Sitting at the wheel of his big red tractor, Bill Parker looked the part - dusty boots and blue jeans, clear eyes in a weathered face, rough hands cracked by cold weather and hard work.
No doubt about it, he said. There's an image problem.
"People are always trying to associate farmers with people who carry lunch pails," Parker said as he eased the throttle forward toward Washington. "But we're businessmen, like GM (General Motors) on a smaller scale."
Together with his father and his brother, Parker owns 1,600 acres of Delaware farmland and more than 300 dairy cows. The two combines that work his fields are worth $50,000 each, and the tractor he was driving yesterday cost more than a Mercedes. But the portrait such statistics paint is not entirely accurate either, he said.
On paper, Parker said, he is worth nearly $2 million. But his standard of living, he said, is actually comparable to that of a man earning an annual salary of $18,000.
"I've worked 12 years day and night to get what I've got," Parker said. "Just about everything I have is tied up in the land and the machinery. There aren't any paid vacations or weekends when you're a farmer neither. But I guess it's sort of hard for people to understand."
Thus, Parker came to Washington to try to get the government to understand that losing $40,000 this year is not his idea of how to run a business. Luckily, the day he left Delaware was a cold damp day, too damp in fact, to cut soy beans. Otherwise, he said, the line of 200 tractors that crossed the Chesapeake Bay Bridge on Friday would have been considerably shorter.
"Farmers are the worst group in the world to organize," Parker said. "If they could have been cutting beans they'd have been doing that, instead of fighting to save their way to life."
And it is the life style, Parker said, not merely the money that is at stake now. "All my life," he said. "I wanted to do with my life what my dad did with his. That's not so easy now."
He admits that as a farmer, he is "above average," in the amount of land he holds in the diversity of crops he grows and until recently, in the success he has had. Smaller farmers around Harrington, Del., where he grows his crops resent the success he has hand and smaller in fact have not had much interest in supporting the farmers' protest or the farmers strike.
"The smaller farmers think that the strike is just a war for the bigger farmers to get bigger," Parker said. "Farmers are as competitive as just anything that breathes. But they (the smaller farmers) don't understand. That's just not the way it is."
In fact, Parker said, it is the bigger farmers that have been hurt worst by the comparatively low prices their crops are bringing. Among the farms represented by the tractors chugging toward the Capitol. Parker figured he was about average.
"If you're a small farm and your land is paid for," Parker said, "you can go through a couple of bad years and still get by. But it's not that way with us."
The larger farms, he explained, go deeply into debt in order to expand and borrow on their land in bad seasons. "I guess," he said, "the bigger you are, the harder you fall."
But pride will go before Parker's fall, if that is indeed what he's headed for. Pride in what he has built for himself at the age of 33. "My dad told me that whatever I was going to do with the farm I'd better do by the time I was 37," he said. Farmers die young, his father told him, they get old before their time.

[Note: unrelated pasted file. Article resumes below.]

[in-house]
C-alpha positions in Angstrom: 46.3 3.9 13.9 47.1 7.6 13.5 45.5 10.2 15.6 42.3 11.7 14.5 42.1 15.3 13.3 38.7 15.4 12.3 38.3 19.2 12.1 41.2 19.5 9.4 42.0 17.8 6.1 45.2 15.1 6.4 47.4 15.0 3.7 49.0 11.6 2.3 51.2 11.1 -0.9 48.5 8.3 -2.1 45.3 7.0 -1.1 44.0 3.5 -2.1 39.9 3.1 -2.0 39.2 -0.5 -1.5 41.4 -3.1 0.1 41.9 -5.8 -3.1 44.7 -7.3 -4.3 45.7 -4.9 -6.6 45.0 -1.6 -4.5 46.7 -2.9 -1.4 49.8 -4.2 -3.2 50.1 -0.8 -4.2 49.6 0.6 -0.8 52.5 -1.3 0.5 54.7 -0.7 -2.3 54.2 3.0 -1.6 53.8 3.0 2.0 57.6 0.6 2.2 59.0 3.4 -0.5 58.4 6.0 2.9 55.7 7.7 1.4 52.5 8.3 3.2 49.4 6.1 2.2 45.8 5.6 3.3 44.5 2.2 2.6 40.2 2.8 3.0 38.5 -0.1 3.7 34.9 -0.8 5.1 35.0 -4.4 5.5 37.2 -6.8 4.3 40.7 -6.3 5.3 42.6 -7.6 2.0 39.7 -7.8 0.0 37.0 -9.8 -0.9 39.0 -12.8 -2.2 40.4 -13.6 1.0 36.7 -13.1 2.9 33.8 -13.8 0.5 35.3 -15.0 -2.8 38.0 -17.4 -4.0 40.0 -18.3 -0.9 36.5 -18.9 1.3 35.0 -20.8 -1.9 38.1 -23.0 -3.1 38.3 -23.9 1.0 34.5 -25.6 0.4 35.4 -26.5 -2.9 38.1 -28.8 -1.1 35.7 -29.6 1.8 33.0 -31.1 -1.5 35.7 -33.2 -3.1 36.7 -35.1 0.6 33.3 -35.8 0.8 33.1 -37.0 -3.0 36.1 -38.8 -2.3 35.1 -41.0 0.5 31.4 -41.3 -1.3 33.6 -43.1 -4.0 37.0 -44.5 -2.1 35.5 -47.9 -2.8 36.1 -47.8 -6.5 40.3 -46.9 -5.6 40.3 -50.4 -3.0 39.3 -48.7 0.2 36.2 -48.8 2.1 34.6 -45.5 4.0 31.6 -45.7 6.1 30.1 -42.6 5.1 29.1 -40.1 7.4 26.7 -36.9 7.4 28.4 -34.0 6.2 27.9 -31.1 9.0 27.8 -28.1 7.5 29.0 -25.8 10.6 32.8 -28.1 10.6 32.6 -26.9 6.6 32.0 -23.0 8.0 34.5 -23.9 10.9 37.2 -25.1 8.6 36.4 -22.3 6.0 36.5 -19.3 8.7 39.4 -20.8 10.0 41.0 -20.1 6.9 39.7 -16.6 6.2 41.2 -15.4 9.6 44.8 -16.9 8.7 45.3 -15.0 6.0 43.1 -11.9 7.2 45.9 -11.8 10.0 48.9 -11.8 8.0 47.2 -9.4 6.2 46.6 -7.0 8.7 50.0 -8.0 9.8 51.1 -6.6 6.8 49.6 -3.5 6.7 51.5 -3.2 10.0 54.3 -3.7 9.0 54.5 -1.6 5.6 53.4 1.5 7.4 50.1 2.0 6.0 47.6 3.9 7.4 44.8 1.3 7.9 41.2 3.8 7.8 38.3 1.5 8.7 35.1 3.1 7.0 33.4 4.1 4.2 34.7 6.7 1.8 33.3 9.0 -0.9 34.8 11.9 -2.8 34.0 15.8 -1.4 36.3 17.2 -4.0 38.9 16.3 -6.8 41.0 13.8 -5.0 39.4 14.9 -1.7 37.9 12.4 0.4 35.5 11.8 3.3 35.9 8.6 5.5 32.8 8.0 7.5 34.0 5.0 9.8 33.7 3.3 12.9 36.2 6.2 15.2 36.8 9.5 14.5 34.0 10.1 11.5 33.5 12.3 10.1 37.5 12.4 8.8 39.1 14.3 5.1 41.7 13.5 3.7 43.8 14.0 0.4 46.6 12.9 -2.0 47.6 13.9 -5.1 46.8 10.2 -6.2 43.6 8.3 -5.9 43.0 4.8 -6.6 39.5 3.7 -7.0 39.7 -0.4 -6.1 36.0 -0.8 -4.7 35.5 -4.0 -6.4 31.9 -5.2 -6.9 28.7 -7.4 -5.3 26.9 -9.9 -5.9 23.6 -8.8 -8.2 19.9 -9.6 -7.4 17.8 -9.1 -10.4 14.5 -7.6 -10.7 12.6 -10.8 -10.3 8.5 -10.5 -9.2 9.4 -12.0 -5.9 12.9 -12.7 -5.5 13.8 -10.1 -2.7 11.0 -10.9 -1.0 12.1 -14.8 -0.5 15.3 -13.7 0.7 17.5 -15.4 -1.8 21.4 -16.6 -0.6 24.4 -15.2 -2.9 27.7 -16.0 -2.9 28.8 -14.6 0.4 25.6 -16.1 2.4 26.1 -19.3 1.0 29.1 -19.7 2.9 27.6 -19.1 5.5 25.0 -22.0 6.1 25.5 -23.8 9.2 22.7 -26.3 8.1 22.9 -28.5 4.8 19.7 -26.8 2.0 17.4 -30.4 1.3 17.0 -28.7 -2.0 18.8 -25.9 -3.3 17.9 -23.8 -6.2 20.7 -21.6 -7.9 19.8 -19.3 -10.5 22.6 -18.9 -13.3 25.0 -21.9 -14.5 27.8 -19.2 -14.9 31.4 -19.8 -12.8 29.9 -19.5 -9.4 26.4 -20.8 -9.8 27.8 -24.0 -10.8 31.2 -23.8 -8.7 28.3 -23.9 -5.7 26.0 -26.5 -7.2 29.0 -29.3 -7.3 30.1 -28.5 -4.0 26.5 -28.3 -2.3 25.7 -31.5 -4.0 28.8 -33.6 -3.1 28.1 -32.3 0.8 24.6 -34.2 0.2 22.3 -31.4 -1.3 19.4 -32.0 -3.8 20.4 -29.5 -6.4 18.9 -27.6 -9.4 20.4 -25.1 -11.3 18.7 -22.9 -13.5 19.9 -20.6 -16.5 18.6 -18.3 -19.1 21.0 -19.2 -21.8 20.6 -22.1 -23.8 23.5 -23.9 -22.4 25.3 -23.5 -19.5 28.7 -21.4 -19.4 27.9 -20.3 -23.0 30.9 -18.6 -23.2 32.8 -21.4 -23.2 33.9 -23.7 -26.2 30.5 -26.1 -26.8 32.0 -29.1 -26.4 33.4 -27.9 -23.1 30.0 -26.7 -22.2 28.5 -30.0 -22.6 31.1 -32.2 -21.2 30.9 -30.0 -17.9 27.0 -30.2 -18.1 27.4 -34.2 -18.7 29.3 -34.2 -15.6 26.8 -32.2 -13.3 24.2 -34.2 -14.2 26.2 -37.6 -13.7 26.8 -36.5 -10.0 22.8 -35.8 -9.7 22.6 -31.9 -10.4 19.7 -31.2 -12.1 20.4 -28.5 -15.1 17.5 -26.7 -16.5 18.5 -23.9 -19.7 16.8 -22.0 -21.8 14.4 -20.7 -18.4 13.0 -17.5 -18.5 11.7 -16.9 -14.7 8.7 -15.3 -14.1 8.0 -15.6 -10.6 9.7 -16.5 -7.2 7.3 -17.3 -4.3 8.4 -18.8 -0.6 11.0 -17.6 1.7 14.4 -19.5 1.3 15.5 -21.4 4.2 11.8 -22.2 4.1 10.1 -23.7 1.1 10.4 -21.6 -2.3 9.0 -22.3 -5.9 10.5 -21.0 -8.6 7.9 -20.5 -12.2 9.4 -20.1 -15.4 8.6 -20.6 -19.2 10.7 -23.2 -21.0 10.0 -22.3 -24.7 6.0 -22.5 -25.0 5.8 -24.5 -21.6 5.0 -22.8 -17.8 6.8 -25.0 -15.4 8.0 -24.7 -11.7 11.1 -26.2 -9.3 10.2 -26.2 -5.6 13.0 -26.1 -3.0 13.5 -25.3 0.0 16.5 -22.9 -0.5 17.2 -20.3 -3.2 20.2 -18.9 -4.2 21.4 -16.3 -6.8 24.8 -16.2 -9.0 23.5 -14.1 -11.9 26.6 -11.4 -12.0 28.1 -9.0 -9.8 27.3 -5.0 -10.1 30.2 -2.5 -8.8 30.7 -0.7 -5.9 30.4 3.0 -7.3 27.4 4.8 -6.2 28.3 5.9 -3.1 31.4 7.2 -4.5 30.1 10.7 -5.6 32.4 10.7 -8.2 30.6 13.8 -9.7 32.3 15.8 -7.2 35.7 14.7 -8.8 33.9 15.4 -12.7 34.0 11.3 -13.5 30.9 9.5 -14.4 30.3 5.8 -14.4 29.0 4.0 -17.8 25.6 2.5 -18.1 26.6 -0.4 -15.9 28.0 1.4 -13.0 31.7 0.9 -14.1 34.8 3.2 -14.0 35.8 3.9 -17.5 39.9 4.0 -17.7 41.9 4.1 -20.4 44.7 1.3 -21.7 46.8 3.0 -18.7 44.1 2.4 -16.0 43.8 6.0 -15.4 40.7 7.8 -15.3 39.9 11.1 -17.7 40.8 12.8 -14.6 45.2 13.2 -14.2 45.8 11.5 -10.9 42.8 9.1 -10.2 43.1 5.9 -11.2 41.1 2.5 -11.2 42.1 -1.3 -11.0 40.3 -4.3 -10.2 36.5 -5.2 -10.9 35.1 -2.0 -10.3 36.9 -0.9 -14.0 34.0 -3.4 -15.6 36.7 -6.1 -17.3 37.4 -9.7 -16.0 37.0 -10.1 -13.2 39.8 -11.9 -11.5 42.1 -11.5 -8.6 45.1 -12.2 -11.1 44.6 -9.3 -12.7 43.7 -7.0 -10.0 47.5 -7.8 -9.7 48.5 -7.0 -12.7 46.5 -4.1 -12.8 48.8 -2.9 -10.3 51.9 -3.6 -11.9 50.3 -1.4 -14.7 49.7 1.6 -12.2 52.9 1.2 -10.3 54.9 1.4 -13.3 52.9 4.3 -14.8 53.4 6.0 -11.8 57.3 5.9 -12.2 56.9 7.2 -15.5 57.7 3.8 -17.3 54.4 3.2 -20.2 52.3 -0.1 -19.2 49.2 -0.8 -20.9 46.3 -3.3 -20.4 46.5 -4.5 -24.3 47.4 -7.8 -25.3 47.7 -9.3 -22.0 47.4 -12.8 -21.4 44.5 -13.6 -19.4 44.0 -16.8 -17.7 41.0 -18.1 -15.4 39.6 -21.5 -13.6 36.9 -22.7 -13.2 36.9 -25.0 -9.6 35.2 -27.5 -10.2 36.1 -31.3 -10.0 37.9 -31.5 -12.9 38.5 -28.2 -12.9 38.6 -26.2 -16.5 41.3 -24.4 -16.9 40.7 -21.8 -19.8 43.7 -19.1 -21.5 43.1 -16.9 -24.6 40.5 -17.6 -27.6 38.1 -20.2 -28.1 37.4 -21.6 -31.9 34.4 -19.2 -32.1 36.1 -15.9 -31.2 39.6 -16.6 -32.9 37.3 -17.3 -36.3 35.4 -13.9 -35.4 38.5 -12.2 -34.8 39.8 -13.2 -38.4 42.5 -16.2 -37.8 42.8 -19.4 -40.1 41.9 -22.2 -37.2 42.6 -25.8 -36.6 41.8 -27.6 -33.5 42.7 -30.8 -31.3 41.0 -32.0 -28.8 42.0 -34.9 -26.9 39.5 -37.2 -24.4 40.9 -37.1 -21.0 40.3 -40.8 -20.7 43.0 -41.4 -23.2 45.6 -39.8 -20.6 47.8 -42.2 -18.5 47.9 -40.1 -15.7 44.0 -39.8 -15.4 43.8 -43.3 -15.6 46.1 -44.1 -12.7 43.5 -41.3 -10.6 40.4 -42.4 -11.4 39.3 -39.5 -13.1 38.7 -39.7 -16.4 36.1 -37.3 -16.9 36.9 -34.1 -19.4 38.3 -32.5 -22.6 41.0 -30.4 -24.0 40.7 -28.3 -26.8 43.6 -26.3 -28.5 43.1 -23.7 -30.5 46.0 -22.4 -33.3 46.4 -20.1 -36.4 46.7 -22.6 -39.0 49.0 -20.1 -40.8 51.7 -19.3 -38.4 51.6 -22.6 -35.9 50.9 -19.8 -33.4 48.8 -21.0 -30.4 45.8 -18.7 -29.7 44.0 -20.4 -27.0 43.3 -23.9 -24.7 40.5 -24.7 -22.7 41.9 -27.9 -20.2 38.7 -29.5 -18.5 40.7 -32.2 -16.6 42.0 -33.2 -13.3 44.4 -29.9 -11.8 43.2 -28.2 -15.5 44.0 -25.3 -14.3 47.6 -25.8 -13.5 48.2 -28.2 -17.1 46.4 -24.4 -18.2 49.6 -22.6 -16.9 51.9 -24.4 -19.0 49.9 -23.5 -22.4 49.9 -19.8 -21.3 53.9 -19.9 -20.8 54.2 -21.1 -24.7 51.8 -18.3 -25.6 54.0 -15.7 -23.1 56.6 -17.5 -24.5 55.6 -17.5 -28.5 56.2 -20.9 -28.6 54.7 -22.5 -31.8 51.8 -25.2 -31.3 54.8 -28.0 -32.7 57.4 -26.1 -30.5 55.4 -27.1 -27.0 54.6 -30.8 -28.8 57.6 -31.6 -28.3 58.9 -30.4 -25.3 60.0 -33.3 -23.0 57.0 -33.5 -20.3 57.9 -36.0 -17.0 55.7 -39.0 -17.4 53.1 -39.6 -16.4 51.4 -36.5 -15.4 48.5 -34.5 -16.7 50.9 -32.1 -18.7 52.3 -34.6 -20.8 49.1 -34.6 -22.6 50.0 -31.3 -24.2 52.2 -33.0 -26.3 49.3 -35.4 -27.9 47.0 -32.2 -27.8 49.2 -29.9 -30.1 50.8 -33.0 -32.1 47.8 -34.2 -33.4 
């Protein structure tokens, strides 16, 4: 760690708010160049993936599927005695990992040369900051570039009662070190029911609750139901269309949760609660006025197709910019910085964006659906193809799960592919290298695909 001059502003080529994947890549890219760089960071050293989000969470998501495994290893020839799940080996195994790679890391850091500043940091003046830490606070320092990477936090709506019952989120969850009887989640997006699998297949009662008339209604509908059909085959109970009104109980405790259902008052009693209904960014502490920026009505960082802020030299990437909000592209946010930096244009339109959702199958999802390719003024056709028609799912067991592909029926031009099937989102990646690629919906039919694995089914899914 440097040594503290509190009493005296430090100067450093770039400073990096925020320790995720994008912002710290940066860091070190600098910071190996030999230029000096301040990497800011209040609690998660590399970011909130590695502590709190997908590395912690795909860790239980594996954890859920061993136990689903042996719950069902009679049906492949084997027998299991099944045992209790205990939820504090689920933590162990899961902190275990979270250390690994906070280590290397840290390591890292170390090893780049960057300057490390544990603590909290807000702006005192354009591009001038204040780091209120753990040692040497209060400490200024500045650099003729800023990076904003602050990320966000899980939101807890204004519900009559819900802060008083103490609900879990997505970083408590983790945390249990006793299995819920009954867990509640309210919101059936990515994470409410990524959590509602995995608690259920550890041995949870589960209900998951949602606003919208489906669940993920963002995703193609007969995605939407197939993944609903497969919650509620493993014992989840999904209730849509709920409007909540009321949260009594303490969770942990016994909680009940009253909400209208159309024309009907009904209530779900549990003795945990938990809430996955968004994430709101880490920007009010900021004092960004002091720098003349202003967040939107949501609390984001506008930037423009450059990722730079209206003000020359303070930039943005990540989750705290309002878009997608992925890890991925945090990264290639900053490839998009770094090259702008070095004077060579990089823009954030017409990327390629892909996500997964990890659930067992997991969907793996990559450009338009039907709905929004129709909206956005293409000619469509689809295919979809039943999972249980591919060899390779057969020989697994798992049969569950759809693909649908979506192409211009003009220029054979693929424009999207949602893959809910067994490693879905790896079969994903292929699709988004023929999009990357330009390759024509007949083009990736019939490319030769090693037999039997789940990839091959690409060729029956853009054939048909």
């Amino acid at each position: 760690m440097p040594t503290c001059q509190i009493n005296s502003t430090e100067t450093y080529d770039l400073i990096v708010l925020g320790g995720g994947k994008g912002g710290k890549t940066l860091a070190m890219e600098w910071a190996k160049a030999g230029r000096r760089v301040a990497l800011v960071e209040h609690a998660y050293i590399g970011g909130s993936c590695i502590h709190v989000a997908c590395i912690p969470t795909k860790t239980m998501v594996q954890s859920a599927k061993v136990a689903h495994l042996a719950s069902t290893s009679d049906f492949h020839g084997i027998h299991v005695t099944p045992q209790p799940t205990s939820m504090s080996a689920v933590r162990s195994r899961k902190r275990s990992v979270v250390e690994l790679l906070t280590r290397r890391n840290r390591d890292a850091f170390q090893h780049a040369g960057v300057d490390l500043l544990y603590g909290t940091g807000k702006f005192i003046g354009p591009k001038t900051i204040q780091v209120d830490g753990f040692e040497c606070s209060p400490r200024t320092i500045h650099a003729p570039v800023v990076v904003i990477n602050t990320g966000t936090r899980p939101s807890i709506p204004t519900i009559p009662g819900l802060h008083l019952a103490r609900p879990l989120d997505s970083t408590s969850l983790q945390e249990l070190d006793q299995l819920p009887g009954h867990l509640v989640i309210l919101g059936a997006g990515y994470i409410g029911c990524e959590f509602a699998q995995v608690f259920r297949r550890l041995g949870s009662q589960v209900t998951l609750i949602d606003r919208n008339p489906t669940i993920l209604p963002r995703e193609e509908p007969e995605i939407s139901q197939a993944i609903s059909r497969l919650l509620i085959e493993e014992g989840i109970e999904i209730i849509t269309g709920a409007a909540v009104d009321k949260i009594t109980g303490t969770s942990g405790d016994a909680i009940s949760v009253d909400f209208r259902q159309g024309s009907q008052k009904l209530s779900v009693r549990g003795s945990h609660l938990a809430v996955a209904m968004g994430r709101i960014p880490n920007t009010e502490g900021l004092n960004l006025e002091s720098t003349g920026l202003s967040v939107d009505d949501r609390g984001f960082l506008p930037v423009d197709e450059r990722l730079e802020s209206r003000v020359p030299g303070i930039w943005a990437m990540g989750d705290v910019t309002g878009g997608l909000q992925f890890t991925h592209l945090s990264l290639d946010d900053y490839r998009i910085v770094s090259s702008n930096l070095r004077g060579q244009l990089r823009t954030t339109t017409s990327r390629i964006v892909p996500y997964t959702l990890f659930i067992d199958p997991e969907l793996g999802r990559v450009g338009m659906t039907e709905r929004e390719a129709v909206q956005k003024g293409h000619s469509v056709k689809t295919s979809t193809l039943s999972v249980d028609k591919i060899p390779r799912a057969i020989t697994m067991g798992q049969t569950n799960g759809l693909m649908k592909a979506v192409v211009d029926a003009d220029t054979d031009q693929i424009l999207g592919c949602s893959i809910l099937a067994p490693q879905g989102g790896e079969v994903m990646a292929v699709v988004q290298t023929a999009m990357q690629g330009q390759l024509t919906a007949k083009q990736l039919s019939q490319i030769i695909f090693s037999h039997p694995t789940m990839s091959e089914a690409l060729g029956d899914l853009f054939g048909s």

And so, Parker said, "I spent every dime I had on land and borrowed every dime I could. It takes a lot of land to make a farm successful," Parker said. That at least, was the common wisdom.
But that was before a year that began with high winds that scraped the barley off the stalks and forced them to plow up the wheat. That was before the drought that choked the corn as the first green shoots appeared above the earth. Parker brought in 30 bushels of corn to an acre this summer on land where he normally harvested 100 bushels an acre.
Never, he said, had he seen a year like this before, but all of it he could accept as part of what a farmer has to accept. All of it that is, except the fact that the price of his corn fell from $2.60 in the spring to $1.64 when he harvested it. "That's when I went to my first meeting," Parker said. "Something had to be done. If anybody had ever told me I'd be riding my tractor through the streets of Washington I would have told 'em they were crazy. But something had to be done."
Parker won't go under this year, he said. It's not a question of that. He'll borrow another $30,000 on his land, running his debt up to $280,000, the most the bank will let him borrow on it. He will gamble everything, he says, on the next season, on the next cycle of barley, corn and wheat.
But other farmers, he said, will go under, and when farmers with holdings the size of Parker's begin to weaken, he said, there is danger in it. "It's going to be big government or big corporations running the farms," Parker said. "And that's just not going to work. You have to be sort of radical to be a farmer, you have to love what you're doing to put up with it.How'reyou going to care about something that isn't yours? You can't run a farm from nine to five."
Nevertheless, Parker feels, the low prices his crops now bring make it even harder to bear the simplistic way in which, he feels, most people tend to view the work he does. They just can't imagine the kind of variety of skills we have," he said. "They don't know the technology involved, what we have to know about fertilizer, machines, crops, economics, decision-making. You put all that together and it's a whir of knowledge. If I were working in some office in Washington, I'd be getting paid $30,000 a year, you can bet your boots on that."